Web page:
Kim's Journey: How to Deal with Changes after Bariatric Surgery

So, you decided to have bariatric surgery. Congratulations! You are on the right path towards a healthier you. What does that mean for the rest of your life? Well, things might change a little bit, including your relationships, friendships, priorities, and overall goals in life. When you have bariatric surgery, you have to say goodbye to a piece of you. As sad as that sounds, it is for the best. That person who could eat 5 double cheeseburgers in one sitting must leave. When this person leaves, sometimes it can affect those around you. After weight loss surgery, your life is completely different, and it is important to prepare for the changes that come with the surgery.

I remember when I first had my WLS, it took my friends and family time to understand my new lifestyle. They were used to someone who enjoyed going out to eat and having fun trying new foods. However, as a bariatric patient, I couldn’t do this the same way any longer. It caused stress on some of my relationships. I had arguments with some people in my life because they didn’t realize how they were affecting my new priorities. I finally realized that for me to be successful, I had to communicate effectively to all my loved ones. This really helped because some of them did not even realize they were doing anything to harm my goals. Communication is key to finding a support system after surgery. How can your loved ones help you if they don’t know what you need? Your relationships might change, some for the better and some for the worse. You might find that some of the friendships you previously had are toxic to your new life. You might also find a deeper bond between people you never expected to be close with. Always remember to trust in yourself and what is best for your new lifestyle.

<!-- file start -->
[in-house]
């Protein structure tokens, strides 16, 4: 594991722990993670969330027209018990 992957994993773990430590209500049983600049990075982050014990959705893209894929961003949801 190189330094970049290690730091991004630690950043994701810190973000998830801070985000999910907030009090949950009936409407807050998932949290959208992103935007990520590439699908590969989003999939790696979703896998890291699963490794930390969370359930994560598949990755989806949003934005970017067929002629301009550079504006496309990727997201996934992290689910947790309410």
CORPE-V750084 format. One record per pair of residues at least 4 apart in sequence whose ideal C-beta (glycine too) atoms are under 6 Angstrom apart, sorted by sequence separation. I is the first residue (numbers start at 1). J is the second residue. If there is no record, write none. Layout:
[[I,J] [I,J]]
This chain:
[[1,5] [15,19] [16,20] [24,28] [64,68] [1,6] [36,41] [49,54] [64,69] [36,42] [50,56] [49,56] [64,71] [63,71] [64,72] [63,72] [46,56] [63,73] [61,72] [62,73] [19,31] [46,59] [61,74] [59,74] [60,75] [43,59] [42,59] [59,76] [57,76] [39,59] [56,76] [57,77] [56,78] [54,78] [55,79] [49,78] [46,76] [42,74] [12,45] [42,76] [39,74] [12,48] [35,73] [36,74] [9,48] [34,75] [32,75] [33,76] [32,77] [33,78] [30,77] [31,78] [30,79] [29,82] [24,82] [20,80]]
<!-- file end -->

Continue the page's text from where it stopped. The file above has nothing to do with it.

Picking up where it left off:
It can be overwhelming when you are starting a new weight loss journey. Learning your new bariatric diet and ensuring you are getting all your nutrition is work itself. There is no need for the added stress, so I encourage you to set goals for yourself, right from the start. Write down what you want to accomplish one week from now, one month from now, six months from now, and one year from now. Make sure you make these SMART goals-- specific, measurable, achievable, realistic, and timebound. If you are comfortable with it, share these goals with your friends and family and let them know what they can do to keep you accountable. Be open to the changes that come with the surgery, because this is when your true self-discovery will take place. Change is very unsettling, but if you embrace it instead of run from it, you’ll come out a lot stronger in the end. Take a deep breath and enjoy the journey.

“Growth is painful. Change is painful. But nothing is as painful as staying stuck somewhere you don’t belong.”

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